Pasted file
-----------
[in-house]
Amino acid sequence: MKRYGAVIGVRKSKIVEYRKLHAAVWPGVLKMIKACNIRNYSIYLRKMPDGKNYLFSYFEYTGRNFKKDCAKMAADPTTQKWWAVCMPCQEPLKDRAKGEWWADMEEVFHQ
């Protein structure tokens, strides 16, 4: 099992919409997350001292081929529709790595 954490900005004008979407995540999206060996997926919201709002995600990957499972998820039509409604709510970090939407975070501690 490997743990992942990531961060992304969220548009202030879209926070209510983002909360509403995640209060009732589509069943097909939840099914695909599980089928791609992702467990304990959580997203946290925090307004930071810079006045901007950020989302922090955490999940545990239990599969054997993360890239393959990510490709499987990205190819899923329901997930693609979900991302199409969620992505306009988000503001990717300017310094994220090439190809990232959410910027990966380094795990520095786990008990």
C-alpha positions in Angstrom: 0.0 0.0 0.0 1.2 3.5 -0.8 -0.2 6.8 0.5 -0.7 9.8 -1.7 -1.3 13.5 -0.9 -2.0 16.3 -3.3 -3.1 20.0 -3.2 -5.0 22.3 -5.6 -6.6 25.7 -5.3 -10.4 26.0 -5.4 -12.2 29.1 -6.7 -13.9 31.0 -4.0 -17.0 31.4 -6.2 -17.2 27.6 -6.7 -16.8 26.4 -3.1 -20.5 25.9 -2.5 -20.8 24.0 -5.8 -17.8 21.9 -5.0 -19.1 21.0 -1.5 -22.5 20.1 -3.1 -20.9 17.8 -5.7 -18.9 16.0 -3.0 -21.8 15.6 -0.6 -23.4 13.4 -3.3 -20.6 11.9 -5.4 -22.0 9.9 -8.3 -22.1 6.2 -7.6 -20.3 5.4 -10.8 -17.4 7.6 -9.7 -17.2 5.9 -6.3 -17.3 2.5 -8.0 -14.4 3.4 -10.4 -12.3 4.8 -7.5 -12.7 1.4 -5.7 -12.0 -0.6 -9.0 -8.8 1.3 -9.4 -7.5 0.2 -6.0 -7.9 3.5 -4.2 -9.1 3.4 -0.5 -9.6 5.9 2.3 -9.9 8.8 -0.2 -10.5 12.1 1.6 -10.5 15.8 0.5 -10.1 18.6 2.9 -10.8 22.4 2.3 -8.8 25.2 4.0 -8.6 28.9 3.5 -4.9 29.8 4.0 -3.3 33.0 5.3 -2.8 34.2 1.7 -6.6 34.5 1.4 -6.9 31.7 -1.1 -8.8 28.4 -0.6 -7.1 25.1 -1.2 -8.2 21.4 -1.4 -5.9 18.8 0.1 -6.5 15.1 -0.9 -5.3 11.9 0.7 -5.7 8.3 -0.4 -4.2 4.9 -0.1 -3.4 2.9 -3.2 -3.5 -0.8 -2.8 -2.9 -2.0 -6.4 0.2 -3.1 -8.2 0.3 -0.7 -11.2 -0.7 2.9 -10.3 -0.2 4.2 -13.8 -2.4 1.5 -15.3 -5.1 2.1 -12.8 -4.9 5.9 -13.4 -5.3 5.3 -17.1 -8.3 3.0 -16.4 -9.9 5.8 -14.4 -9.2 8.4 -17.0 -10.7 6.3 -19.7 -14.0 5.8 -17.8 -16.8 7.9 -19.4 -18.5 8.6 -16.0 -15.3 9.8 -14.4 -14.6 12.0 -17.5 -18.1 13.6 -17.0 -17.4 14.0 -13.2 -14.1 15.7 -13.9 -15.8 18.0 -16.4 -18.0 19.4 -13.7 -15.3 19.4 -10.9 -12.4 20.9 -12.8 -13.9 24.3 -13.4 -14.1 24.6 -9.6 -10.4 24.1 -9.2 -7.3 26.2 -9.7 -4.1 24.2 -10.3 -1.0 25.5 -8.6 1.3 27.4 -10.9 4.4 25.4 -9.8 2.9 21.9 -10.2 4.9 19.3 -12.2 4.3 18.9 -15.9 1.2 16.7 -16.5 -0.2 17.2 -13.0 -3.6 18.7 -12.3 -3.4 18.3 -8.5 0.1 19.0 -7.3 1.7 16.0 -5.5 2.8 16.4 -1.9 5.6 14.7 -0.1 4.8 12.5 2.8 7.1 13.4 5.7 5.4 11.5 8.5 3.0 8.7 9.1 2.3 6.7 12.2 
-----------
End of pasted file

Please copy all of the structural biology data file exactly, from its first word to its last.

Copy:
[in-house]
Amino acid sequence: MKRYGAVIGVRKSKIVEYRKLHAAVWPGVLKMIKACNIRNYSIYLRKMPDGKNYLFSYFEYTGRNFKKDCAKMAADPTTQKWWAVCMPCQEPLKDRAKGEWWADMEEVFHQ
């Protein structure tokens, strides 16, 4: 099992919409997350001292081929529709790595 954490900005004008979407995540999206060996997926919201709002995600990957499972998820039509409604709510970090939407975070501690 490997743990992942990531961060992304969220548009202030879209926070209510983002909360509403995640209060009732589509069943097909939840099914695909599980089928791609992702467990304990959580997203946290925090307004930071810079006045901007950020989302922090955490999940545990239990599969054997993360890239393959990510490709499987990205190819899923329901997930693609979900991302199409969620992505306009988000503001990717300017310094994220090439190809990232959410910027990966380094795990520095786990008990």
C-alpha positions in Angstrom: 0.0 0.0 0.0 1.2 3.5 -0.8 -0.2 6.8 0.5 -0.7 9.8 -1.7 -1.3 13.5 -0.9 -2.0 16.3 -3.3 -3.1 20.0 -3.2 -5.0 22.3 -5.6 -6.6 25.7 -5.3 -10.4 26.0 -5.4 -12.2 29.1 -6.7 -13.9 31.0 -4.0 -17.0 31.4 -6.2 -17.2 27.6 -6.7 -16.8 26.4 -3.1 -20.5 25.9 -2.5 -20.8 24.0 -5.8 -17.8 21.9 -5.0 -19.1 21.0 -1.5 -22.5 20.1 -3.1 -20.9 17.8 -5.7 -18.9 16.0 -3.0 -21.8 15.6 -0.6 -23.4 13.4 -3.3 -20.6 11.9 -5.4 -22.0 9.9 -8.3 -22.1 6.2 -7.6 -20.3 5.4 -10.8 -17.4 7.6 -9.7 -17.2 5.9 -6.3 -17.3 2.5 -8.0 -14.4 3.4 -10.4 -12.3 4.8 -7.5 -12.7 1.4 -5.7 -12.0 -0.6 -9.0 -8.8 1.3 -9.4 -7.5 0.2 -6.0 -7.9 3.5 -4.2 -9.1 3.4 -0.5 -9.6 5.9 2.3 -9.9 8.8 -0.2 -10.5 12.1 1.6 -10.5 15.8 0.5 -10.1 18.6 2.9 -10.8 22.4 2.3 -8.8 25.2 4.0 -8.6 28.9 3.5 -4.9 29.8 4.0 -3.3 33.0 5.3 -2.8 34.2 1.7 -6.6 34.5 1.4 -6.9 31.7 -1.1 -8.8 28.4 -0.6 -7.1 25.1 -1.2 -8.2 21.4 -1.4 -5.9 18.8 0.1 -6.5 15.1 -0.9 -5.3 11.9 0.7 -5.7 8.3 -0.4 -4.2 4.9 -0.1 -3.4 2.9 -3.2 -3.5 -0.8 -2.8 -2.9 -2.0 -6.4 0.2 -3.1 -8.2 0.3 -0.7 -11.2 -0.7 2.9 -10.3 -0.2 4.2 -13.8 -2.4 1.5 -15.3 -5.1 2.1 -12.8 -4.9 5.9 -13.4 -5.3 5.3 -17.1 -8.3 3.0 -16.4 -9.9 5.8 -14.4 -9.2 8.4 -17.0 -10.7 6.3 -19.7 -14.0 5.8 -17.8 -16.8 7.9 -19.4 -18.5 8.6 -16.0 -15.3 9.8 -14.4 -14.6 12.0 -17.5 -18.1 13.6 -17.0 -17.4 14.0 -13.2 -14.1 15.7 -13.9 -15.8 18.0 -16.4 -18.0 19.4 -13.7 -15.3 19.4 -10.9 -12.4 20.9 -12.8 -13.9 24.3 -13.4 -14.1 24.6 -9.6 -10.4 24.1 -9.2 -7.3 26.2 -9.7 -4.1 24.2 -10.3 -1.0 25.5 -8.6 1.3 27.4 -10.9 4.4 25.4 -9.8 2.9 21.9 -10.2 4.9 19.3 -12.2 4.3 18.9 -15.9 1.2 16.7 -16.5 -0.2 17.2 -13.0 -3.6 18.7 -12.3 -3.4 18.3 -8.5 0.1 19.0 -7.3 1.7 16.0 -5.5 2.8 16.4 -1.9 5.6 14.7 -0.1 4.8 12.5 2.8 7.1 13.4 5.7 5.4 11.5 8.5 3.0 8.7 9.1 2.3 6.7 12.2 